Budget airline AirAsia India (I5, Bangalore Int'l) would be united with Air India (AI, Mumbai Int'l) as a single entity if its owner Tata Sons is chosen to privatise the heavily indebted flag carrier, “top executives aware of the plan” have told the Economic Times newspaper. Tata Sons’ other majority-owned airline, the full-service carrier Vistara (UK, Delhi Int'l), will also be part of the combined entity if 49% shareholder Singapore Airlines agrees.

Grouping all of its airlines under a single umbrella would encourage synergies and eliminate duplication, the unnamed sources said, adding that this would help it “scale up the game and be the number one player in the space.”

The Indian conglomerate owns 83.67% of AirAsia India, having raised its stake from 51% by acquiring a chunk of equity from AirAsia Group at the end of last year. It still has a call option on the remaining 16.33%, and the Malaysian group has signalled that it will exit the Indian business by March 2022.

Tata has, according to the sources, told Singapore Airlines about its plans if it succeeds with Air India, but the Singaporean carrier has declined to comment on “any confidential discussions we may or may not be having with our partners.” Tata Sons, AirAsia India, and Vistara have also declined to comment.

India’s government confirmed on September 15 that it had received the final bids for its privatisation process to sell 100% of Air India, also including 100% of low-cost subsidiary Air India Express (IX, Mumbai Int'l) and 50% of groundhandler Air India SATS. Besides Tata Sons, rival SpiceJet (SG, Delhi Int'l) also put in a bid, local media reported.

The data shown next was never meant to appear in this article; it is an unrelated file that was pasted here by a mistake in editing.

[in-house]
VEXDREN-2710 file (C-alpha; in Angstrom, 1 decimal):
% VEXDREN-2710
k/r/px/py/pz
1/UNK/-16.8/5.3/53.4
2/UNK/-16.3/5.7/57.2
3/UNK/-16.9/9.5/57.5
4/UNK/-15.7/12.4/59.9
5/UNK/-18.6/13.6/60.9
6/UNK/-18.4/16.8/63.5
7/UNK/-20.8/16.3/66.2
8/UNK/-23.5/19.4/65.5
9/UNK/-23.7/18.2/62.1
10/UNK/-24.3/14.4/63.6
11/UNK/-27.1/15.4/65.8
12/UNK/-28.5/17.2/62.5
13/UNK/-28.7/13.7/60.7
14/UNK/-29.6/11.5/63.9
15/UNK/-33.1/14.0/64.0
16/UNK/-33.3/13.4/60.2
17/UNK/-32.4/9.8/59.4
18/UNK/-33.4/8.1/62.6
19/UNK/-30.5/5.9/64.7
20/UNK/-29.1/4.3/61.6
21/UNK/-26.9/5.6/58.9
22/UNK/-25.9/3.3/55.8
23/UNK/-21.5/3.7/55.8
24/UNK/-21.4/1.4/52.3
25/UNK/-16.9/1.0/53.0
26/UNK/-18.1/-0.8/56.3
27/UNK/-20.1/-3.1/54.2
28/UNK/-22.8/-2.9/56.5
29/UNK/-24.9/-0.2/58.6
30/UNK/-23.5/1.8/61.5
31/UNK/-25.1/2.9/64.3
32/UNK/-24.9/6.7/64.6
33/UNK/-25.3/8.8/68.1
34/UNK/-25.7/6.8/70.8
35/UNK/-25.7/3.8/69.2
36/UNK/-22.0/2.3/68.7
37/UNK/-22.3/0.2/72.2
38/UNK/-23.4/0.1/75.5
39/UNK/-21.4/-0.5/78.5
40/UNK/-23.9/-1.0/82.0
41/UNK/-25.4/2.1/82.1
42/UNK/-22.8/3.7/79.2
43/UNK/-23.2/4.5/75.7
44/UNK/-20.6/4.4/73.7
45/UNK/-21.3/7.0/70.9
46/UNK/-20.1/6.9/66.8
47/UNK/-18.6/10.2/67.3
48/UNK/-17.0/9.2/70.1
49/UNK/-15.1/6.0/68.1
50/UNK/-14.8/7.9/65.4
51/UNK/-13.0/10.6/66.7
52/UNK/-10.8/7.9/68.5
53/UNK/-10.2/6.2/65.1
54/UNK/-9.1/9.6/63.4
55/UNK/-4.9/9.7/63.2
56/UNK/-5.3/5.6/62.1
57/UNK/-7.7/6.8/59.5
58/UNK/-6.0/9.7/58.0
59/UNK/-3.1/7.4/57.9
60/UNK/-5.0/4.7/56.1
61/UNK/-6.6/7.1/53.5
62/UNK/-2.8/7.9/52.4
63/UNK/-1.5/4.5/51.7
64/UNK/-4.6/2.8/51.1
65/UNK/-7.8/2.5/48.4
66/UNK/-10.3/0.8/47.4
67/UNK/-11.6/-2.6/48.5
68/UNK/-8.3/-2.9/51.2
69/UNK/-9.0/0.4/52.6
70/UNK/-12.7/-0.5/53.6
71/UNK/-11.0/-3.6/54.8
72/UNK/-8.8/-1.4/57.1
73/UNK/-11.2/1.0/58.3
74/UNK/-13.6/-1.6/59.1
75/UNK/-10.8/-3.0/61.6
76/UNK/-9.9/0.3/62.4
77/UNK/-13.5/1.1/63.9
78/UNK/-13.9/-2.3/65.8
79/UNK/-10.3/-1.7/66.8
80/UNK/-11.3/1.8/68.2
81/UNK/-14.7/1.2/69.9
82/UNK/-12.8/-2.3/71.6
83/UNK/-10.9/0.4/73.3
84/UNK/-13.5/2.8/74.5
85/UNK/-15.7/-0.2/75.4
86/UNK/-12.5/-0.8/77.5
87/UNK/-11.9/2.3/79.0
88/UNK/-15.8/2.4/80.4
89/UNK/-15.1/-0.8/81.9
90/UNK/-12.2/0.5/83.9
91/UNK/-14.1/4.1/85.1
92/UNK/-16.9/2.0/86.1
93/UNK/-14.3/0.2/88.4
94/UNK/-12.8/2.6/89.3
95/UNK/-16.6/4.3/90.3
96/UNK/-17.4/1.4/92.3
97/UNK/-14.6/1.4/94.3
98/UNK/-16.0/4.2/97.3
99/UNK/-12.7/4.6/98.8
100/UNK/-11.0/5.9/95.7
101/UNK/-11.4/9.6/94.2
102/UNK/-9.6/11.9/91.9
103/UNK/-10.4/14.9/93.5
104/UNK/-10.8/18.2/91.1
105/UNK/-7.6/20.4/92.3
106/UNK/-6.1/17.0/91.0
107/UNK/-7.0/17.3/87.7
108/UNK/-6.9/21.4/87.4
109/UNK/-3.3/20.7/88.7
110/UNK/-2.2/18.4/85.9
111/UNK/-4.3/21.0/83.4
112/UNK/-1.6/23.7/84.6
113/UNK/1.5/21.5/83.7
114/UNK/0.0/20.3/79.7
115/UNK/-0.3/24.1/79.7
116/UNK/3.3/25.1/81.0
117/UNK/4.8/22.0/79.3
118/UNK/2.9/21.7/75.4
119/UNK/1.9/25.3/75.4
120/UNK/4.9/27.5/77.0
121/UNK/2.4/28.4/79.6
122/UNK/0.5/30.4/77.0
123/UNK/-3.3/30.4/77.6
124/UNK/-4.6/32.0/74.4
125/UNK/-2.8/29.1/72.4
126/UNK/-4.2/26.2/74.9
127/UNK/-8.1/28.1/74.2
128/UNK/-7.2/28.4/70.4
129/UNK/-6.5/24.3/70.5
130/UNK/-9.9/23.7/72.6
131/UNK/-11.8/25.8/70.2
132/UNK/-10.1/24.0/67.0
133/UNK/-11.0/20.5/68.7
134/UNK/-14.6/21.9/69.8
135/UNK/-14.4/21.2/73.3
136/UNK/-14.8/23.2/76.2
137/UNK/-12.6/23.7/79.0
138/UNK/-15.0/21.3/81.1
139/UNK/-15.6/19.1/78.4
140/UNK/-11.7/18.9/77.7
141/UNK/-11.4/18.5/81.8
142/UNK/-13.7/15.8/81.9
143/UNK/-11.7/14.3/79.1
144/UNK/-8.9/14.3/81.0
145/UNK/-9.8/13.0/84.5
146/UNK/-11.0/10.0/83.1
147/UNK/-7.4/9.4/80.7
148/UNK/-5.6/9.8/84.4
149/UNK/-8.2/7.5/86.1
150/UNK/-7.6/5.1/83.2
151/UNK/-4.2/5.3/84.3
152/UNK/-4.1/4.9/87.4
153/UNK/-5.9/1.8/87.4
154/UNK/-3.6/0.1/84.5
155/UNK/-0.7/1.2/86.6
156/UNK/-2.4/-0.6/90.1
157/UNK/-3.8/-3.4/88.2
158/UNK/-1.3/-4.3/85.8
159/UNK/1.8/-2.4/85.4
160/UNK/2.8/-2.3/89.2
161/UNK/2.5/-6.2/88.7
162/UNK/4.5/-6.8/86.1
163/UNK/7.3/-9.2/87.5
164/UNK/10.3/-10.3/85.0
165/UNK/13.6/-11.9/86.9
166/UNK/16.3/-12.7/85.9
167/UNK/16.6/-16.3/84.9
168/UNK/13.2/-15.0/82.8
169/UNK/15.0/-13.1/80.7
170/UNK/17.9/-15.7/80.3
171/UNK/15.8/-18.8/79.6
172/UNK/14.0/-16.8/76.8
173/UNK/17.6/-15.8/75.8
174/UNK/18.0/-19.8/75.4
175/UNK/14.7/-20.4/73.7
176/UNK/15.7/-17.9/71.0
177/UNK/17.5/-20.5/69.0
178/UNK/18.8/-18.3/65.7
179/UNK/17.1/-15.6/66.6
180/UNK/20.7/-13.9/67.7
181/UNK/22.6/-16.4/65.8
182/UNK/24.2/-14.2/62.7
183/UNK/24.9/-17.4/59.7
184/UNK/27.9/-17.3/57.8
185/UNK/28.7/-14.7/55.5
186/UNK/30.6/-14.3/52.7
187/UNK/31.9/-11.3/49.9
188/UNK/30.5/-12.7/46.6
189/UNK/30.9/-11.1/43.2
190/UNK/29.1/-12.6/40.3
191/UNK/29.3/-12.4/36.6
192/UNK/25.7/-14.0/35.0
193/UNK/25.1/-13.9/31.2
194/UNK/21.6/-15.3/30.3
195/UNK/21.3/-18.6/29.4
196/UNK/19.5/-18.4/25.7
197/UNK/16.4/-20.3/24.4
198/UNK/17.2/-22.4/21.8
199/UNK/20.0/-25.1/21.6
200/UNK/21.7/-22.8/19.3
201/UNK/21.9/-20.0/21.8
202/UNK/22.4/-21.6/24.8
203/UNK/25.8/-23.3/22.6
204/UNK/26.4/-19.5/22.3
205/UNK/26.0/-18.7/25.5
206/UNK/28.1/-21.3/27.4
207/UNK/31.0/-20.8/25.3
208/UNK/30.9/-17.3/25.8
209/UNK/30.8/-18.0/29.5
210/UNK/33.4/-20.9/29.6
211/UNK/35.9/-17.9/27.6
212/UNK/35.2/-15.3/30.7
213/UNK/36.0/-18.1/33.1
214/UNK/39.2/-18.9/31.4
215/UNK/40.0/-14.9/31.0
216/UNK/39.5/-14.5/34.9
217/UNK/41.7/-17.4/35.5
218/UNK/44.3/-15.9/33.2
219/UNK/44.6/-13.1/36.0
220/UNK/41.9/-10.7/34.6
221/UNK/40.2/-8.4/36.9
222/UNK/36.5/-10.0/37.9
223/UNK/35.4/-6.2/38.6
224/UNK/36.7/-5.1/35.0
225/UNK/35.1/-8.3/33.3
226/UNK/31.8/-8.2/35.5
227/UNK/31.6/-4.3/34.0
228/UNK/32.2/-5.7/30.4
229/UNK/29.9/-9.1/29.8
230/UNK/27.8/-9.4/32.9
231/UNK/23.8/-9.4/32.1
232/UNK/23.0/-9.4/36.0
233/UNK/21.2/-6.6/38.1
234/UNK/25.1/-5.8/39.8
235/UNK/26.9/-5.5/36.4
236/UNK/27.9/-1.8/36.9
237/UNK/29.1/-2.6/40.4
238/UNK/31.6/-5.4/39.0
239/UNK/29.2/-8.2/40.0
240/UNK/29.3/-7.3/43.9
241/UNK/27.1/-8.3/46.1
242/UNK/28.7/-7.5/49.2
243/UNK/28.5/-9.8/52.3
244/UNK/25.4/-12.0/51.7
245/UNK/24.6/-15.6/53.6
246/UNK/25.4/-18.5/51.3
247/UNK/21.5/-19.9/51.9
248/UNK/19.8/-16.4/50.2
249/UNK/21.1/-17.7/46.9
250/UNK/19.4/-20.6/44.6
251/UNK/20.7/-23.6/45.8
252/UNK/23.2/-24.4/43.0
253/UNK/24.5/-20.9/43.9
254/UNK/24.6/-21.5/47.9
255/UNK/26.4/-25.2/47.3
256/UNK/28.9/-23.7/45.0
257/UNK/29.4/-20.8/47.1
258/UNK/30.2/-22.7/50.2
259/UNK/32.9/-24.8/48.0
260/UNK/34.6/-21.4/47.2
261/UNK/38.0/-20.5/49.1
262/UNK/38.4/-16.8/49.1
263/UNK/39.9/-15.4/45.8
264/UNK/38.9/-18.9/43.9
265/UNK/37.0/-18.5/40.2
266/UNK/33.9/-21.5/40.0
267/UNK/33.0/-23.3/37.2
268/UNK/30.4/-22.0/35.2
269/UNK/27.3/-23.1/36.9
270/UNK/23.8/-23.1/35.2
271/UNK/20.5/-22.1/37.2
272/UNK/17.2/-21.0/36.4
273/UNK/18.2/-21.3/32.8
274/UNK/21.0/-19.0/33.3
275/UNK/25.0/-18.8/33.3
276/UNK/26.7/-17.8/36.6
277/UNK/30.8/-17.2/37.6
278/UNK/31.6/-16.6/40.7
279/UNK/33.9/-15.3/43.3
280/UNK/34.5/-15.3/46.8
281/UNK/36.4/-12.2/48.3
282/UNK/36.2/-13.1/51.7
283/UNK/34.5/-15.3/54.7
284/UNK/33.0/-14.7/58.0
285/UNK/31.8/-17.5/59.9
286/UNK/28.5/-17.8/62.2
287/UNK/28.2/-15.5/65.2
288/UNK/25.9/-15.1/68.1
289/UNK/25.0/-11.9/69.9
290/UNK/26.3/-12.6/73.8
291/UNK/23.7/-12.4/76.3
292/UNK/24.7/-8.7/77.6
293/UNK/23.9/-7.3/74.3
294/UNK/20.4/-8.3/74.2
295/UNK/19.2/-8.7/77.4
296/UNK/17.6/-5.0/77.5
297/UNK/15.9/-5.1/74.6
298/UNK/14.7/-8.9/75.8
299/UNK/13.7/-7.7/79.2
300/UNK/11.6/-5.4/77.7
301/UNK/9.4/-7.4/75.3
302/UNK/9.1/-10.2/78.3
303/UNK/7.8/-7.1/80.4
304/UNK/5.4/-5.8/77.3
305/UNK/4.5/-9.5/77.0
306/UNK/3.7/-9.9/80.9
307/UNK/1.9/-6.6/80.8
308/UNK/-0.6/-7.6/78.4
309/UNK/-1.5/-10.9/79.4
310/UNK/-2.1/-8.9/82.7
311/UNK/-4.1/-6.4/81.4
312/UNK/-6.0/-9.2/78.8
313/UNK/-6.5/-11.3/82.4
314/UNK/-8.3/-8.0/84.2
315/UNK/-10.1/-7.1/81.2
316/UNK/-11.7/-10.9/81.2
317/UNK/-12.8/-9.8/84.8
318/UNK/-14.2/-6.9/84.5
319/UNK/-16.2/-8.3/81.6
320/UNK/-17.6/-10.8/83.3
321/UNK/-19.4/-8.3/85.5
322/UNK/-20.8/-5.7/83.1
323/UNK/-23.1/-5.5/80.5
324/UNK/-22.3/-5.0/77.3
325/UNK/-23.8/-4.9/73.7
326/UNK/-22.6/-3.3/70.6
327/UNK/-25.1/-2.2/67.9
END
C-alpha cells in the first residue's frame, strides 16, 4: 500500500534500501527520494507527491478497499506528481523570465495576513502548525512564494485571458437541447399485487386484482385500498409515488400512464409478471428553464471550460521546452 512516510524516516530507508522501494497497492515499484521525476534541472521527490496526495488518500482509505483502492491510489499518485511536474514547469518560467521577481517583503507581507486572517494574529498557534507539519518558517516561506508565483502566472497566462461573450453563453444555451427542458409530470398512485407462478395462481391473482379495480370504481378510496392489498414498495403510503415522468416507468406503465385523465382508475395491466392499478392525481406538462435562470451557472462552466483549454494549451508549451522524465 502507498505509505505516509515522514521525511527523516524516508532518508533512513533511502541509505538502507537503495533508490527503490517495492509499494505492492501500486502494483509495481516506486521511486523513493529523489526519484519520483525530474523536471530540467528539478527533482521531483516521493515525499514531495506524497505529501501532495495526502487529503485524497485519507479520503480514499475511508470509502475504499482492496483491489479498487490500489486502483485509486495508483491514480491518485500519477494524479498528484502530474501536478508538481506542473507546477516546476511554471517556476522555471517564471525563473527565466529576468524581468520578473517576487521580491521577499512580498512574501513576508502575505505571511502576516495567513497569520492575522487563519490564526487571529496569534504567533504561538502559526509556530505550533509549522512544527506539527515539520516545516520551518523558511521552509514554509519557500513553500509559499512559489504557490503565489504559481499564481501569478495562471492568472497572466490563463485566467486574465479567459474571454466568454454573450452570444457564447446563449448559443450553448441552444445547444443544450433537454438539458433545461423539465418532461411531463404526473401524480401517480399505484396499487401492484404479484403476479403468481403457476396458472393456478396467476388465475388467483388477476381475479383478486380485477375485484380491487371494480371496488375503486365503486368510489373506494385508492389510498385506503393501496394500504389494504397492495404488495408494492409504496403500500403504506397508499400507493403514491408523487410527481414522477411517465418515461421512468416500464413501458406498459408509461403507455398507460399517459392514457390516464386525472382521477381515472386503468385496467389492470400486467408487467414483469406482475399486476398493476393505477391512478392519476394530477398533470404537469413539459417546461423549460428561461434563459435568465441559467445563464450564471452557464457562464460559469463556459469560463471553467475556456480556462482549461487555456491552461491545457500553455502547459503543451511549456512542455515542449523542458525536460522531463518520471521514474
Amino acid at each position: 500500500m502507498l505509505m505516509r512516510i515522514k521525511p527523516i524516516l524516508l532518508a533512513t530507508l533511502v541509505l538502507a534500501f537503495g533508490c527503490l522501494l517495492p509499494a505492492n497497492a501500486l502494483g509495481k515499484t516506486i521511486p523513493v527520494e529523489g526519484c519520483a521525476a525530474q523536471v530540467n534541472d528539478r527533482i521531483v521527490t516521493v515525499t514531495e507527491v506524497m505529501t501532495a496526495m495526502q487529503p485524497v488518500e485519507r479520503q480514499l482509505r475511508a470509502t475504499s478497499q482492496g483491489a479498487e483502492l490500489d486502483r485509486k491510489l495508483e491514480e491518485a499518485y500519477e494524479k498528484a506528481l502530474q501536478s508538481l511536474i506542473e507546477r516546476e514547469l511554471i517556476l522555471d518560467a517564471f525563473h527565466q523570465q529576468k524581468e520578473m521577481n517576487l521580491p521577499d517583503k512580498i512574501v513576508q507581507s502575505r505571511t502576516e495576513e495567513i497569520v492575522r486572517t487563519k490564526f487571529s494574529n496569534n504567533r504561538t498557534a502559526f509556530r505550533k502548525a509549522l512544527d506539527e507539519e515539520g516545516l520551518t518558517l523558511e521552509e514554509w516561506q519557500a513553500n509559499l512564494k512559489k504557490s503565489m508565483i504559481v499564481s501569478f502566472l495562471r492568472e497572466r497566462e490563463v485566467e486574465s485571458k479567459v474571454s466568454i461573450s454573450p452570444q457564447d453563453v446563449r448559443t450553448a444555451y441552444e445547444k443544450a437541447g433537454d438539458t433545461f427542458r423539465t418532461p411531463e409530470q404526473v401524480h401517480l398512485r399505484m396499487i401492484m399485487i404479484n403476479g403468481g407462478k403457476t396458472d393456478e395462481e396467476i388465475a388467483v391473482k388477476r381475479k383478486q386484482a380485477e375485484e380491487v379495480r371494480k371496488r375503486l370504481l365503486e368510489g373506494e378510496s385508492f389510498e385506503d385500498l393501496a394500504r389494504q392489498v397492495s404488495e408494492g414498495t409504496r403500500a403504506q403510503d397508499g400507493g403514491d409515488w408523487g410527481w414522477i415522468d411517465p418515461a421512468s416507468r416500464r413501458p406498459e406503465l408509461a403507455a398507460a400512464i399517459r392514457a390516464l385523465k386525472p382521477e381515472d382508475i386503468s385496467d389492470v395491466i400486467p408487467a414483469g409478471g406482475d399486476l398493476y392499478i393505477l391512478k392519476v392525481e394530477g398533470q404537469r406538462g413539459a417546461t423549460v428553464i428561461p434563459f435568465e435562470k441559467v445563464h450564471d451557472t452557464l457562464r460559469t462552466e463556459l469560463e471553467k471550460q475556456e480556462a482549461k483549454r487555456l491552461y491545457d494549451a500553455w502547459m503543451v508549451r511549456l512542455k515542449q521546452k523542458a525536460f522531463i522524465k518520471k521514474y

Earlier reports have suggested that, if Tata is successful, a mega umbrella carrier could be created in which AirAsia India and Air India Express would merge, as would Vistara and Air India. To achieve this, the conglomerate has been looking at the possibility of hiring integration specialists to assist it given the complexities involved, the sources told the Economic Times.

In a separate report, two anonymous sources told the business news site Moneycontrol that Tata Sons is willing to acquire no more than 15% of Air India’s total debt and has been in discussions with the government on the issue. The conglomerate would take on this level of debt “if the government is willing to meet certain requirements,” they added without elaborating.

According to amended rules in the privatisation process, bidders can say how much debt they are willing to absorb. Air India’s accumulated losses reportedly stood at INR708.2 billion rupees (USD9.5 billion) at the end of the financial year ending March 2020.

Other sources told the Times of India, meanwhile, that the government was likely to set a reserve price at between INR150 billion and INR200 billion (USD2-2.7 billion) - but that if bids are less than this minimum it is still likely to sell off the airline. The priority is not to make money on the divestment but to halt state funding of the loss-making airline, the sources said.